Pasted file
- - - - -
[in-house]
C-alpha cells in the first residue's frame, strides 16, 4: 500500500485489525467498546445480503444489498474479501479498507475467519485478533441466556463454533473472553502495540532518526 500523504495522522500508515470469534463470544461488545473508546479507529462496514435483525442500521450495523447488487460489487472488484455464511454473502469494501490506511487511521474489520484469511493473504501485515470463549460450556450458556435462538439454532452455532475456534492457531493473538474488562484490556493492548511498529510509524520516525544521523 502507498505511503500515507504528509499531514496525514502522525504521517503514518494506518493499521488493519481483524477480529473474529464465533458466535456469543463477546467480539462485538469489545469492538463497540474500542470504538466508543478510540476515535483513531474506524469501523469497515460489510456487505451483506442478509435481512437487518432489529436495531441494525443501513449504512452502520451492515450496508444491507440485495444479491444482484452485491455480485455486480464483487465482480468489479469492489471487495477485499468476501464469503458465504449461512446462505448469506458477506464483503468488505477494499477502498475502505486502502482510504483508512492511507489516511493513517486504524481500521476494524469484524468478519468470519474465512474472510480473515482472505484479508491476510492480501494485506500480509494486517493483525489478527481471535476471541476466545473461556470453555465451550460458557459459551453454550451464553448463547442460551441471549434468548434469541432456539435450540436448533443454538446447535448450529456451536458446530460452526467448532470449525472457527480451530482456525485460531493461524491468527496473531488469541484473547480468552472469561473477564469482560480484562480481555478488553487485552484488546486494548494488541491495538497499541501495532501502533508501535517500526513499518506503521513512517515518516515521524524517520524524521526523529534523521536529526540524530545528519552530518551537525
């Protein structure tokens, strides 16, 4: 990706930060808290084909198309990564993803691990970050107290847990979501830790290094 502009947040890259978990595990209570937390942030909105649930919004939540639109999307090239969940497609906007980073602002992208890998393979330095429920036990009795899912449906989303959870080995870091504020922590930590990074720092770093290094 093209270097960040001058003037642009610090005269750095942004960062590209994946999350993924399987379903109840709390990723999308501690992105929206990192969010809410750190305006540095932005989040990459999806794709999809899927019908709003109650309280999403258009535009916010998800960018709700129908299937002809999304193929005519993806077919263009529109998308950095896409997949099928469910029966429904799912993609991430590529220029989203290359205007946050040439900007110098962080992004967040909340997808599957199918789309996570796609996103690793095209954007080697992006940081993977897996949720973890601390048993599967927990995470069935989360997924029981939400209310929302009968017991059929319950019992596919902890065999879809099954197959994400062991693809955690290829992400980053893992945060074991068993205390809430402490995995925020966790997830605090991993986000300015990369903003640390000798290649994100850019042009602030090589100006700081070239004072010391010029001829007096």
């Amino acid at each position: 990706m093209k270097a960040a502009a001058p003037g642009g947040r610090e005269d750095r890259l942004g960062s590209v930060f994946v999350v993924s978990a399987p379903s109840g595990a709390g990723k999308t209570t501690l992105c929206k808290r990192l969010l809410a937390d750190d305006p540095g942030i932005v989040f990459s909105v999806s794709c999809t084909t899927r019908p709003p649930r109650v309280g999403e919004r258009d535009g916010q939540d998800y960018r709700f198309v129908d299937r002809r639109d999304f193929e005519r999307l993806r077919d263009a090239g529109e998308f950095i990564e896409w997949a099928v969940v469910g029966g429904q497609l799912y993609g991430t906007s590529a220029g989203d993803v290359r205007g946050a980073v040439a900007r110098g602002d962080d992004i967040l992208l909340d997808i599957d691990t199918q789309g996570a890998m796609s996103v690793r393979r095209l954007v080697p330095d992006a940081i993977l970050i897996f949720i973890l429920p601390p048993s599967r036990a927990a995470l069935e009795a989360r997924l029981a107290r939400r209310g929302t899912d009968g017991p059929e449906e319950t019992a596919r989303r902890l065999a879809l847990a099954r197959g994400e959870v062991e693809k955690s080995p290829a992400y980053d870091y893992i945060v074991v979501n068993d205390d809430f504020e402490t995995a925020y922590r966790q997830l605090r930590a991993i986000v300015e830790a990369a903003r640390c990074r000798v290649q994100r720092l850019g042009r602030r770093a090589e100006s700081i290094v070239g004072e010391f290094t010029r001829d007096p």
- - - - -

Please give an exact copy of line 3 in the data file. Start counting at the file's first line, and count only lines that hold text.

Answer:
């Protein structure tokens, strides 16, 4: 990706930060808290084909198309990564993803691990970050107290847990979501830790290094 502009947040890259978990595990209570937390942030909105649930919004939540639109999307090239969940497609906007980073602002992208890998393979330095429920036990009795899912449906989303959870080995870091504020922590930590990074720092770093290094 093209270097960040001058003037642009610090005269750095942004960062590209994946999350993924399987379903109840709390990723999308501690992105929206990192969010809410750190305006540095932005989040990459999806794709999809899927019908709003109650309280999403258009535009916010998800960018709700129908299937002809999304193929005519993806077919263009529109998308950095896409997949099928469910029966429904799912993609991430590529220029989203290359205007946050040439900007110098962080992004967040909340997808599957199918789309996570796609996103690793095209954007080697992006940081993977897996949720973890601390048993599967927990995470069935989360997924029981939400209310929302009968017991059929319950019992596919902890065999879809099954197959994400062991693809955690290829992400980053893992945060074991068993205390809430402490995995925020966790997830605090991993986000300015990369903003640390000798290649994100850019042009602030090589100006700081070239004072010391010029001829007096």